Young Men Exchanged Sexual Favors For Lighter Sentences With This Arkansas Judge
A former Arkansas judge has reportedly admitted to giving lighter sentences to young men guilty of minor crimes, in exchange for bribes in the form of sexual favors and nude photographs.
A state official is said to have referred to the ordeal as, "one of Arkansas’ worst-ever cases of judicial misconduct."
71-year-old Joseph Boeckman had originally been indicted on 21-counts related to his alleged abuse of power in office, over the course of several years. If convicted, he could have faced a sentence of 260 years in prison, and $2.5 million in fines.
Instead, Boeckman has pled guilty to two counts for wire fraud and witness tampering, as a part of a plea bargain which could land him a reported 2½ to 3 years in prison.
The Associated Press has more:
U.S. District Judge Kristine Baker accepted Boeckmann’s guilty plea but warned that she is not obligated to impose the recommended sentence. Federal prosecutors said they would drop 19 other charges after Boeckmann’s sentencing, which will likely occur in 2018. The plea agreement places fines in the range of $10,000 to $100,000.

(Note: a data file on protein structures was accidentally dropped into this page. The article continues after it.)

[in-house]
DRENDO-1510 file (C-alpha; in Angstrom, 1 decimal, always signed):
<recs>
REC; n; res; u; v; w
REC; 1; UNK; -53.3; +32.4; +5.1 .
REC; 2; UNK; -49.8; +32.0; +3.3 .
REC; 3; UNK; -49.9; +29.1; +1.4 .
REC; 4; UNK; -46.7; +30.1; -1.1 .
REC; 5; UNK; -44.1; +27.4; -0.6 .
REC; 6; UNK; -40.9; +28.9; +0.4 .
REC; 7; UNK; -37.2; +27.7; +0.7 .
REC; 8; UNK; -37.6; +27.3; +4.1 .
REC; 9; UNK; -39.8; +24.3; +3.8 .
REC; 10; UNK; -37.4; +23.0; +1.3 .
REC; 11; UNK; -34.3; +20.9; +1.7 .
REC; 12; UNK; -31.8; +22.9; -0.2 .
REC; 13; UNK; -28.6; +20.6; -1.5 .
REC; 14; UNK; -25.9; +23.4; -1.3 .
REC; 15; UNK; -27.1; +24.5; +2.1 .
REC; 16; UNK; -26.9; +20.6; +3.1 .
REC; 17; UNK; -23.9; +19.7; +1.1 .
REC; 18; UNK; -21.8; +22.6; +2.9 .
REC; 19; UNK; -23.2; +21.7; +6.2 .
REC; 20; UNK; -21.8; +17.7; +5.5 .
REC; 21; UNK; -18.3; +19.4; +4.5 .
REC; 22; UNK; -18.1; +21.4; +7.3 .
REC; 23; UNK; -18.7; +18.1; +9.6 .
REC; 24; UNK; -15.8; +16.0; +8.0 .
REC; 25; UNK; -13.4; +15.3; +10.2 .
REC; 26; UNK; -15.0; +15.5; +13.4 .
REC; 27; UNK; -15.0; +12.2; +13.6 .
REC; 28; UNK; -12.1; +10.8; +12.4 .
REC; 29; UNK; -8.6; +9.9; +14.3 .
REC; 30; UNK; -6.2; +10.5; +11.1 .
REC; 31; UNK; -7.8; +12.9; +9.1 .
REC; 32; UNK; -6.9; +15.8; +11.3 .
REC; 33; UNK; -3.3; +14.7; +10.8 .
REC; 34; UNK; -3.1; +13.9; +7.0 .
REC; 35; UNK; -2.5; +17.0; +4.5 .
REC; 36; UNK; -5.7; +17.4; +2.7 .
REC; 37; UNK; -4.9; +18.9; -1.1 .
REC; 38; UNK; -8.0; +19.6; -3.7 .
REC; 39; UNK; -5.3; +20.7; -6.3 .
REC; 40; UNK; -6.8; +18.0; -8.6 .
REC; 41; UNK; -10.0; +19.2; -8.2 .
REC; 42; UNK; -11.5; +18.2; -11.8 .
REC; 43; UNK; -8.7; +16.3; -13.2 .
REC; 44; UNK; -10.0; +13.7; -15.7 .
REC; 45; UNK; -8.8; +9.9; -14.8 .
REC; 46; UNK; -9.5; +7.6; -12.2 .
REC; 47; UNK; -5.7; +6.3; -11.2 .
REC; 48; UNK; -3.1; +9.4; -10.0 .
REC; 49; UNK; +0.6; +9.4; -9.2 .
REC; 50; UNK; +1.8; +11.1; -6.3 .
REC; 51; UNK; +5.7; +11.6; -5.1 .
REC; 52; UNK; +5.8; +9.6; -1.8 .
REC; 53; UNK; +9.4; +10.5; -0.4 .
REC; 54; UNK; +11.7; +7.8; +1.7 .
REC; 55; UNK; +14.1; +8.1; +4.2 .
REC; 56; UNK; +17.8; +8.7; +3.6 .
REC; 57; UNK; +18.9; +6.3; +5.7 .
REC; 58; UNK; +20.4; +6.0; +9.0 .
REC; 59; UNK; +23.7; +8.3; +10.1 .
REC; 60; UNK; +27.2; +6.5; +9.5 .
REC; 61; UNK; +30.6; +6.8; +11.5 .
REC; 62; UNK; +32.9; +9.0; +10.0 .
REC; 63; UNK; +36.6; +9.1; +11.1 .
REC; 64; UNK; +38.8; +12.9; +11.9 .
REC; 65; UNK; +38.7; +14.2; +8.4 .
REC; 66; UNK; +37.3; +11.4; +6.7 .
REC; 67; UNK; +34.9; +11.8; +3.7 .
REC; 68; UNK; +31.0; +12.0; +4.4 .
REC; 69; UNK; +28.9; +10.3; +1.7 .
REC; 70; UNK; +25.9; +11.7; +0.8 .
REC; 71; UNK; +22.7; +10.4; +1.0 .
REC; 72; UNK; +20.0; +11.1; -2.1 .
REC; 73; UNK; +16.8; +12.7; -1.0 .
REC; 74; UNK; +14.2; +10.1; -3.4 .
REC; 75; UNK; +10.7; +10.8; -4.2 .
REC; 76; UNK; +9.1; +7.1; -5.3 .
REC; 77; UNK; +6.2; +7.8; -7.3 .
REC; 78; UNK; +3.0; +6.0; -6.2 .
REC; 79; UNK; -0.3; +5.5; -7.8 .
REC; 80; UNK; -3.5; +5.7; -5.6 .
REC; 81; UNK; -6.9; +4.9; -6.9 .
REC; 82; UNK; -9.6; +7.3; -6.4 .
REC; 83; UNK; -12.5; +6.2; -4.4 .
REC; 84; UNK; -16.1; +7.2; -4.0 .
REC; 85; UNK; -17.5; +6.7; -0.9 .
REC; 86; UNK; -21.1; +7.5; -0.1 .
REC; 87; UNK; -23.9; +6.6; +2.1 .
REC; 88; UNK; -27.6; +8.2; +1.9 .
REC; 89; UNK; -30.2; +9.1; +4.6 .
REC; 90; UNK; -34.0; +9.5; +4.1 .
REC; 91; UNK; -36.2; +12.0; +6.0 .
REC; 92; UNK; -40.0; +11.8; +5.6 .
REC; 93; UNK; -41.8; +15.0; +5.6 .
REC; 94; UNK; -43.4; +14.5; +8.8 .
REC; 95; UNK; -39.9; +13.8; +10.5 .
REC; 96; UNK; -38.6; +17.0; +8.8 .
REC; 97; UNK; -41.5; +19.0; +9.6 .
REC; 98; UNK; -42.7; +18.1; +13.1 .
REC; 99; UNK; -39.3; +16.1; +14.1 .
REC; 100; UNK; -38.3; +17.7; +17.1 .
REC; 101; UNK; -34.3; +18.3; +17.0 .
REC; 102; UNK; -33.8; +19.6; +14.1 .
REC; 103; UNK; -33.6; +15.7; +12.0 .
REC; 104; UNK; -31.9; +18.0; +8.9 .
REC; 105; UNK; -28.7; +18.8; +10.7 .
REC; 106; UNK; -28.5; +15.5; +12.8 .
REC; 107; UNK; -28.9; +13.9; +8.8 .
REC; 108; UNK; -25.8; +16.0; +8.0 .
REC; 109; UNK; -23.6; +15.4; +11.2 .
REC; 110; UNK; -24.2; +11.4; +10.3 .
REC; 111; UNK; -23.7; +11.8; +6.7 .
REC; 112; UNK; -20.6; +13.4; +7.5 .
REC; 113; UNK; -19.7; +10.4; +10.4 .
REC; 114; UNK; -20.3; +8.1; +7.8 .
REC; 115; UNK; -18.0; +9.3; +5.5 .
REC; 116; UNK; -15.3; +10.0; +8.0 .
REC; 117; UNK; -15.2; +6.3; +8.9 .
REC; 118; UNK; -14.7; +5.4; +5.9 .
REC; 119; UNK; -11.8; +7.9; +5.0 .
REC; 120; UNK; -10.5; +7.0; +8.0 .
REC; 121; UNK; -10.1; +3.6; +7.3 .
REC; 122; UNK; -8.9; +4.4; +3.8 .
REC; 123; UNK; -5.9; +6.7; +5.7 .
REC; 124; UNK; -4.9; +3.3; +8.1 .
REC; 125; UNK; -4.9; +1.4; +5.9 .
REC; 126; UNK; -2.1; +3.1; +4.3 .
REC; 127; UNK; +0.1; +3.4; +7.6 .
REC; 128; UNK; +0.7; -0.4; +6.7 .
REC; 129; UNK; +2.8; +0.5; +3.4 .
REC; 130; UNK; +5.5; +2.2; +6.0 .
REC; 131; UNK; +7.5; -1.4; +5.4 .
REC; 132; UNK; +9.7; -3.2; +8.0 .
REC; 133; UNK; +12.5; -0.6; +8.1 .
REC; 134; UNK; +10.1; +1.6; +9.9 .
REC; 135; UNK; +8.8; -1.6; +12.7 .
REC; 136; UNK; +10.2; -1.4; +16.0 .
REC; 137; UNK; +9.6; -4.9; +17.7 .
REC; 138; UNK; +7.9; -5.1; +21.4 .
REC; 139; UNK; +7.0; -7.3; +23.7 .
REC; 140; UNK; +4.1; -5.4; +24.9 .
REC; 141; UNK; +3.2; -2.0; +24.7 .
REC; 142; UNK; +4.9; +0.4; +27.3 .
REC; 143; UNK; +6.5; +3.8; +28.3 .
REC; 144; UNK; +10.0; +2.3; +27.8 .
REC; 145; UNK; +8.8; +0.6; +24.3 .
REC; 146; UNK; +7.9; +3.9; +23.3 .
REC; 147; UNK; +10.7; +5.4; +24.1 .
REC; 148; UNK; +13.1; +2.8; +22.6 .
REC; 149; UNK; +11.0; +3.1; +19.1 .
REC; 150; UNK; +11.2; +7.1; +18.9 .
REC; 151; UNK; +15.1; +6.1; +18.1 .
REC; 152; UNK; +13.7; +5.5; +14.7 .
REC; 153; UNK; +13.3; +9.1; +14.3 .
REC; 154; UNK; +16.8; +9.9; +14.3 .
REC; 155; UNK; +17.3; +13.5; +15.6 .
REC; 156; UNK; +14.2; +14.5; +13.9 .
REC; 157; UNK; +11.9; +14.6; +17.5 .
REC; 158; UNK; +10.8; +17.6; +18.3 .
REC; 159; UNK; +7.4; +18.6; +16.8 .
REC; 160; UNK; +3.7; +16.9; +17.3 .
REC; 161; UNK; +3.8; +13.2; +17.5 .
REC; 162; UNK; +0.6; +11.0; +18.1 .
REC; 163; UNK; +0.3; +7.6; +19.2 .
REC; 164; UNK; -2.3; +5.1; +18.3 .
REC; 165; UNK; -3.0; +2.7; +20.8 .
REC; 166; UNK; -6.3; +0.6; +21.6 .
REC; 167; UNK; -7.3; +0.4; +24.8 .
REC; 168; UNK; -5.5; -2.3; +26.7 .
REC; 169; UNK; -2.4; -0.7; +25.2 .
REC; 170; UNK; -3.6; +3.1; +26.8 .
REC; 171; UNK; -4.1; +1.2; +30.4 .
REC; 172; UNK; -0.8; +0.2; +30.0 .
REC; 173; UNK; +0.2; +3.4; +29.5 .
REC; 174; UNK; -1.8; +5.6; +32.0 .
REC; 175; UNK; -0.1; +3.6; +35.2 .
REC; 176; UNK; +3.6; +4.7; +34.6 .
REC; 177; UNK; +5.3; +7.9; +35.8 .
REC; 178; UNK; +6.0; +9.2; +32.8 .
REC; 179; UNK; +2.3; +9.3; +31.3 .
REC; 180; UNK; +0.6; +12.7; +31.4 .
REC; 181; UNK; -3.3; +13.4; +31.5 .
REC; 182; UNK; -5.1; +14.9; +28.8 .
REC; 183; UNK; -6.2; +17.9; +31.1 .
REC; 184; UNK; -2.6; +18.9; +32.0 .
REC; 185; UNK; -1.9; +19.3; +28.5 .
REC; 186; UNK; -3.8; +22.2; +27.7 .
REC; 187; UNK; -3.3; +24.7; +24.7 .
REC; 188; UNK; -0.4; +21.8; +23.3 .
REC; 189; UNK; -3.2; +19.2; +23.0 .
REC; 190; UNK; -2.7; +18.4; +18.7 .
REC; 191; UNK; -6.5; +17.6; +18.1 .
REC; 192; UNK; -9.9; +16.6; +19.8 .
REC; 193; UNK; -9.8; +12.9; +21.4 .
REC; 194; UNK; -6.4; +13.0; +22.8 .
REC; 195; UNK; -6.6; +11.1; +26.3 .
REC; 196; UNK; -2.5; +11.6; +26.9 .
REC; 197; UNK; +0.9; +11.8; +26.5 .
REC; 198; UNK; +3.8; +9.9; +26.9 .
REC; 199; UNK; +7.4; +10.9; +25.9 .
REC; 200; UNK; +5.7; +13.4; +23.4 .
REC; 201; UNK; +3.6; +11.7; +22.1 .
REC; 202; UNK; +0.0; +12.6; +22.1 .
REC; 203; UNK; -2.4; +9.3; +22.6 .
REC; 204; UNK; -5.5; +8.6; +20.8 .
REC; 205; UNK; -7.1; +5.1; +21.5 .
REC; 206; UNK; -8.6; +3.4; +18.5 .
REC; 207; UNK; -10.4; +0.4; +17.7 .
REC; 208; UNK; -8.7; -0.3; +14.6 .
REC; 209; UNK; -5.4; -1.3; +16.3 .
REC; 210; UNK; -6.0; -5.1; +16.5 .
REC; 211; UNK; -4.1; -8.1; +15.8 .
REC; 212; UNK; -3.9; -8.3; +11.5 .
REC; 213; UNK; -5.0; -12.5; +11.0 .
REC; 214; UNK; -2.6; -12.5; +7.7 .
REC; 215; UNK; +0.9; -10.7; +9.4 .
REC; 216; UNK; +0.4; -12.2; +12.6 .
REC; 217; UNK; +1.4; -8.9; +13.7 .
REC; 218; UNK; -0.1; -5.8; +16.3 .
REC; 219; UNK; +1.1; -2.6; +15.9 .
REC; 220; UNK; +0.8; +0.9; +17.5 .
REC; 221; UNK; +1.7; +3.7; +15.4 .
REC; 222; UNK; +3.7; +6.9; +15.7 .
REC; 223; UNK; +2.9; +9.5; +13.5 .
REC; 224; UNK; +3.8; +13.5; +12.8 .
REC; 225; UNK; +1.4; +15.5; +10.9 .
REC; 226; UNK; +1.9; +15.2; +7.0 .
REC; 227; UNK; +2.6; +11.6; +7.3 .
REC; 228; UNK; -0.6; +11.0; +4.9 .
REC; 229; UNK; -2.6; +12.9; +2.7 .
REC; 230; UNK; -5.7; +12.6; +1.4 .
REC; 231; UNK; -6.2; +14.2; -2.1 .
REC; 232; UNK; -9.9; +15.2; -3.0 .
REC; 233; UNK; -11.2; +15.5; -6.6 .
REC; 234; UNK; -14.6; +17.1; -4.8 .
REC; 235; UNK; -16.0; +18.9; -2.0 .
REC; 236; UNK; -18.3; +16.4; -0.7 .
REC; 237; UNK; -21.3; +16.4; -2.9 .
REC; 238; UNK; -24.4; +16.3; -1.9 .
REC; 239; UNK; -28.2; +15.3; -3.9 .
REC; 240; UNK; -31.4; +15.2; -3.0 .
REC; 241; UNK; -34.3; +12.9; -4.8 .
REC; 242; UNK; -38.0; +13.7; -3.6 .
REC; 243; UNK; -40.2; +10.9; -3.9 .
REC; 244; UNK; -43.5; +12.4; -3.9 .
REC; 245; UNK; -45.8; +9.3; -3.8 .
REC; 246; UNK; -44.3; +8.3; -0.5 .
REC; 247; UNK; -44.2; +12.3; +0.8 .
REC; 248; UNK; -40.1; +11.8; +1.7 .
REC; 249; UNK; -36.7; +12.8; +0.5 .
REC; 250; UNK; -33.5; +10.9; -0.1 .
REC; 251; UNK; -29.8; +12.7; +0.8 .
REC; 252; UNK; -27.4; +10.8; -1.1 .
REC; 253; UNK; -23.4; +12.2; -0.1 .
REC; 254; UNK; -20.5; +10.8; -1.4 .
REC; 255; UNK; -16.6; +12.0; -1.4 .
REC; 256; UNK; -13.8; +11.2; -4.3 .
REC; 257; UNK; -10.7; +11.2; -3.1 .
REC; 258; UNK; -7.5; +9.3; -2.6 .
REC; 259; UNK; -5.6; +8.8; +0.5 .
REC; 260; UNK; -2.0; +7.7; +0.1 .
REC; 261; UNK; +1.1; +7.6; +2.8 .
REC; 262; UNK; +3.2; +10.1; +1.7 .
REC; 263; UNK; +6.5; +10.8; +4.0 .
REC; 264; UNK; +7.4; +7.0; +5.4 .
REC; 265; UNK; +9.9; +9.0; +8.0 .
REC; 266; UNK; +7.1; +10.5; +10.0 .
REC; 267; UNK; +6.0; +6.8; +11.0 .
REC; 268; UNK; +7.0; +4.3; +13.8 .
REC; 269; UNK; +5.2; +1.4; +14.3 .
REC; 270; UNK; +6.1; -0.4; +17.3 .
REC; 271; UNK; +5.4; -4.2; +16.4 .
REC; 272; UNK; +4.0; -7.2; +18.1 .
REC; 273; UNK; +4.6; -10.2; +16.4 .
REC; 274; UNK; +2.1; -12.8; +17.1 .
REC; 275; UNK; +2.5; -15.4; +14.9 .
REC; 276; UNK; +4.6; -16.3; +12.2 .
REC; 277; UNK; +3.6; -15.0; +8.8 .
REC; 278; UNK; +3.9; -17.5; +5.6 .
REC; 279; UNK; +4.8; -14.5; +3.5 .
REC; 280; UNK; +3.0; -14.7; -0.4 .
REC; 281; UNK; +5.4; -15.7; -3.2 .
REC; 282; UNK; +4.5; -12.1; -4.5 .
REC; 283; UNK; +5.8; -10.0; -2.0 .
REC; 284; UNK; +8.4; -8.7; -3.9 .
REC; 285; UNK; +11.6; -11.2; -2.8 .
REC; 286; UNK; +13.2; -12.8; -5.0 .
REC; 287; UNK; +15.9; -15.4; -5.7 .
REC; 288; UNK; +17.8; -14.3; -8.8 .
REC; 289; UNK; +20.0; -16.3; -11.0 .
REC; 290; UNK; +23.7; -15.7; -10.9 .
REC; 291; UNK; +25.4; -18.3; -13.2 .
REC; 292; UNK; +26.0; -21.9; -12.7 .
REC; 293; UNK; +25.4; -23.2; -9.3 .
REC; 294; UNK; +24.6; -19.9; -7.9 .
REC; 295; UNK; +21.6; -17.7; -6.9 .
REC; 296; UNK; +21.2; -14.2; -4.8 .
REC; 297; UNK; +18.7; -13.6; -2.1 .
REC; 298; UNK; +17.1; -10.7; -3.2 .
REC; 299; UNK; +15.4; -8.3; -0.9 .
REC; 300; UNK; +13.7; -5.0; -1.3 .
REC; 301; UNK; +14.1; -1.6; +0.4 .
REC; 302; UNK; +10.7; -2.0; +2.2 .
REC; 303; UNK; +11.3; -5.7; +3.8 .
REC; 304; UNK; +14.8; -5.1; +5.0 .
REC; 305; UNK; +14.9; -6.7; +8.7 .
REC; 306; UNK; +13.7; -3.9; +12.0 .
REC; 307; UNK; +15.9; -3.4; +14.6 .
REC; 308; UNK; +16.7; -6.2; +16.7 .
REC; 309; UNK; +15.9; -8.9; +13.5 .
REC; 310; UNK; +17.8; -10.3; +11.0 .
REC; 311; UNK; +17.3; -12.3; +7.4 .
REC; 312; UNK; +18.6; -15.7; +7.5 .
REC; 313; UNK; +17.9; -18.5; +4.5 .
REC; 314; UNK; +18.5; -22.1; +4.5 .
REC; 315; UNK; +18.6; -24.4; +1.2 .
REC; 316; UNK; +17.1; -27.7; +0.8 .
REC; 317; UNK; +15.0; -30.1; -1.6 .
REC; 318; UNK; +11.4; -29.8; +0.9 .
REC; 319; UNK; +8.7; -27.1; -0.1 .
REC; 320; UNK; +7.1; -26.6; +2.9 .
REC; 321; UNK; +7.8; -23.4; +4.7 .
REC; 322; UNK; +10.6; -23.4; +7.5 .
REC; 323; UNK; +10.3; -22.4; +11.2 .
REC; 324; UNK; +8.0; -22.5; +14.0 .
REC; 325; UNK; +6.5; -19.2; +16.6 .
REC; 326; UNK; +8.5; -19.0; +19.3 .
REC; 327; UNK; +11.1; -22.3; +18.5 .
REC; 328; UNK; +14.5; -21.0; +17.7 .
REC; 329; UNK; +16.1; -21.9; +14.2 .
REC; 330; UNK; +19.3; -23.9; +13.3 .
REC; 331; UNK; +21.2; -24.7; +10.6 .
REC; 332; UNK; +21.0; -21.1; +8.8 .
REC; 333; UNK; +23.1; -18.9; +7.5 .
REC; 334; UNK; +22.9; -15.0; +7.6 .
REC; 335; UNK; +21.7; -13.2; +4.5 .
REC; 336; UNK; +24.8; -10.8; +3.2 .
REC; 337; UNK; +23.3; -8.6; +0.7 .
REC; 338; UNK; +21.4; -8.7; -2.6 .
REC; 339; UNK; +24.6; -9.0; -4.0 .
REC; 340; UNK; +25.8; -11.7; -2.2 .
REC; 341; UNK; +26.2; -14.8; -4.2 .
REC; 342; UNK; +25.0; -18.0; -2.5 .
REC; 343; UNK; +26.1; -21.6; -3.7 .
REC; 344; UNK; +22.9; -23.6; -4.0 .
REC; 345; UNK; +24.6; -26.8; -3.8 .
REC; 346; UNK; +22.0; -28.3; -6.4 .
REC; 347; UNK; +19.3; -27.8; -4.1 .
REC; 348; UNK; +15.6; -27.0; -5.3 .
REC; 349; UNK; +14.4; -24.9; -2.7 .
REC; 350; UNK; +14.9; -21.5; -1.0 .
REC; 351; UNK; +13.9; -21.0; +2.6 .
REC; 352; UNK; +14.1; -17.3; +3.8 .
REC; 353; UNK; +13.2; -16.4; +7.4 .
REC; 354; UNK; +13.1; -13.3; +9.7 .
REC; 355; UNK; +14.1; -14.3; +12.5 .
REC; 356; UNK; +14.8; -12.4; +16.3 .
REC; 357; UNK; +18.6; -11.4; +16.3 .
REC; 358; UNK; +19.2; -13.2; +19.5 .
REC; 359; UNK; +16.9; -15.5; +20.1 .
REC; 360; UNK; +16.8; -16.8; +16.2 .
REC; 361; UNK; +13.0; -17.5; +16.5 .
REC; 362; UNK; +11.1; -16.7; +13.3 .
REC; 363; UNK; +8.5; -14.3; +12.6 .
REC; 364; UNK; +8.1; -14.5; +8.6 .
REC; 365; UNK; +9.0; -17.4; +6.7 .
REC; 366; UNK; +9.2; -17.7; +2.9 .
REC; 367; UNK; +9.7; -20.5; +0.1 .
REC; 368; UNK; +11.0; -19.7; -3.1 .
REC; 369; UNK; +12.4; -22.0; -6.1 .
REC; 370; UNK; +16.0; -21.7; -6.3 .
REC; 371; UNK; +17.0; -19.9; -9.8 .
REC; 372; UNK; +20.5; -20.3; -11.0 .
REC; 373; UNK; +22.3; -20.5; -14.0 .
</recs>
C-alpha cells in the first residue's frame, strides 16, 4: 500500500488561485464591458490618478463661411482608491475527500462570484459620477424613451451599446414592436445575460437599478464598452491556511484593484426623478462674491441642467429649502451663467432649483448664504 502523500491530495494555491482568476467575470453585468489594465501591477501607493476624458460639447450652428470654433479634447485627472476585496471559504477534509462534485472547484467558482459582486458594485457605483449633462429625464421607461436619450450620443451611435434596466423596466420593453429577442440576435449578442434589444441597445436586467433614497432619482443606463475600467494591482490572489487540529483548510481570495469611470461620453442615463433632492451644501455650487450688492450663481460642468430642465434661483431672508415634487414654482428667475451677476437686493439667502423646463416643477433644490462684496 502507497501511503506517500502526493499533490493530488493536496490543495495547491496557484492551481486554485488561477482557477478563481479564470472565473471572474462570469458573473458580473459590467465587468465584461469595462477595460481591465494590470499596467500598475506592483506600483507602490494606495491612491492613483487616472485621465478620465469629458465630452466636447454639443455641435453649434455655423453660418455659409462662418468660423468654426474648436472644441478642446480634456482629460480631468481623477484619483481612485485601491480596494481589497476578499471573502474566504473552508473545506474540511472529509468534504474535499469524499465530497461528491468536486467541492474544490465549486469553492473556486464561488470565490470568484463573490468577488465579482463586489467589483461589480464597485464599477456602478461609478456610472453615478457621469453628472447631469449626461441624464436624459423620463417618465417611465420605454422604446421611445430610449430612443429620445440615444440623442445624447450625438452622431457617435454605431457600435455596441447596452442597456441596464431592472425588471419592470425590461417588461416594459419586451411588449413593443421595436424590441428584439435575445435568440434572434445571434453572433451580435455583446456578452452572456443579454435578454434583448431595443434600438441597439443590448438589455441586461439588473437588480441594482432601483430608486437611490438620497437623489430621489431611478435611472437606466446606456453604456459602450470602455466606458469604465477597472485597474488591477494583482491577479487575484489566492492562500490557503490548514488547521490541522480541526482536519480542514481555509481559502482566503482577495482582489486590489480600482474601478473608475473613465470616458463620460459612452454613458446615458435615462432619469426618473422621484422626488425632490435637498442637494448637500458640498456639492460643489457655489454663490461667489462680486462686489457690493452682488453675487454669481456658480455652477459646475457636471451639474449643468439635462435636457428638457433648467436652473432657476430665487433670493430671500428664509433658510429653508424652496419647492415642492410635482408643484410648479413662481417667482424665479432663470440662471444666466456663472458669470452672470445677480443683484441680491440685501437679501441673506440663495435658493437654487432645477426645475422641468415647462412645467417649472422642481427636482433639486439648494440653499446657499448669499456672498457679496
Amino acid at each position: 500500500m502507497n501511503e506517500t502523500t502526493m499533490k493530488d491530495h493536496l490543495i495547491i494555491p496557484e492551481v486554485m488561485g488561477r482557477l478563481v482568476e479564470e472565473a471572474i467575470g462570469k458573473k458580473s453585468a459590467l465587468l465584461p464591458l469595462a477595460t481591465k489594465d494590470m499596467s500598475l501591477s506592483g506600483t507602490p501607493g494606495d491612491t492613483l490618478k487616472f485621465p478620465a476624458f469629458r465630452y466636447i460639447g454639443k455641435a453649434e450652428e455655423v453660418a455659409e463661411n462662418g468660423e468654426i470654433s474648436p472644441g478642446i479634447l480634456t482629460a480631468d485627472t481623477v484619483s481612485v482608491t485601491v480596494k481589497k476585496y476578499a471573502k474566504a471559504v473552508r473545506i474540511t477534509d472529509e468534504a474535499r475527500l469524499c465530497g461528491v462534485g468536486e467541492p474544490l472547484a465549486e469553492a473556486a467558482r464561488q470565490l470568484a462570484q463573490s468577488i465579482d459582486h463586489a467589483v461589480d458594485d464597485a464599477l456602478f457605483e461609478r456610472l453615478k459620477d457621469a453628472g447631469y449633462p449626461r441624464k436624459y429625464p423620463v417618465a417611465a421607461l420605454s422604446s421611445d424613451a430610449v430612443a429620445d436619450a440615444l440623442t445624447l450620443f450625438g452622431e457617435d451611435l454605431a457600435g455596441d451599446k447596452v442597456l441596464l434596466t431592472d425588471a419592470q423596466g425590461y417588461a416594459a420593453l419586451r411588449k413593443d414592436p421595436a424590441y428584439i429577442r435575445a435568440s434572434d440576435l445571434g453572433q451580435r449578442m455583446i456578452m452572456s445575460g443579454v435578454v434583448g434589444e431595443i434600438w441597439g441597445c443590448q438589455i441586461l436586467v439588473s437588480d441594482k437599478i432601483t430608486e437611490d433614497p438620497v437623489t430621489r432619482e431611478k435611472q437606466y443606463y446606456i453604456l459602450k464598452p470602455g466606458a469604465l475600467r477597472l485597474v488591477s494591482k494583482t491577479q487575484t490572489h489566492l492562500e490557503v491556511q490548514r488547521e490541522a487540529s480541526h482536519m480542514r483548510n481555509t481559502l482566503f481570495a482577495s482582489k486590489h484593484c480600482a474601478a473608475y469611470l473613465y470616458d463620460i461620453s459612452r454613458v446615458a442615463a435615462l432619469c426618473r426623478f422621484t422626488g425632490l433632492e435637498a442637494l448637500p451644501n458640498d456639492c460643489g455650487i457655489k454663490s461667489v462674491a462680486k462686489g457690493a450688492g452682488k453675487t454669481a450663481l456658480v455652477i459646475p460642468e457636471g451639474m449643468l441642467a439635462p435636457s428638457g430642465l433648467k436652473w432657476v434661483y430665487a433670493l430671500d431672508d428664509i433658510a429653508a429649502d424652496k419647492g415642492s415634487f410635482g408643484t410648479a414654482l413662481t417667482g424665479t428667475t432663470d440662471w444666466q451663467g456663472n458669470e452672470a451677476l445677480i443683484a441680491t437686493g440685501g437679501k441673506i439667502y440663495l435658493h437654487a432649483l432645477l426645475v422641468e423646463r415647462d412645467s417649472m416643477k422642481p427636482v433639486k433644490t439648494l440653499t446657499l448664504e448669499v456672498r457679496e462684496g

Boeckmann spoke only briefly during Thursday’s hearing. “Yes, ma’am,” he said after a series of four questions on whether he understood the deal and agreed to be bound by it. He told the judge later that he was pleading guilty because he was guilty.
He and lawyer Jeff Rosenzweig declined comment outside court. Baker said Boeckmann could remain free pending sentencing, though he still must stay away from Wynne, where he held court in eastern Arkansas until last year.
The 71-year-old’s raised right hand shook as he swore to answer questions truthfully. He carried a cane, though he didn’t always use it.
As a district court judge in Cross County, 100 miles (160 kilometers) east of Little Rock, Boeckmann mainly handled lower-level offenses such as traffic tickets and misdemeanors from 2008 to last year. Dozens of men who had passed through his court accused the judge of misconduct dating to his time as a prosecutor decades ago. Some said they posed nude in exchange for money to pay their fines.
David Sachar, head of the Arkansas Judicial Discipline and Disability Commission, said of the case:
“Joseph Boeckmann has finally had his day of reckoning. He always said the truth would come out.
“Any victory over public corruption belongs to the people.”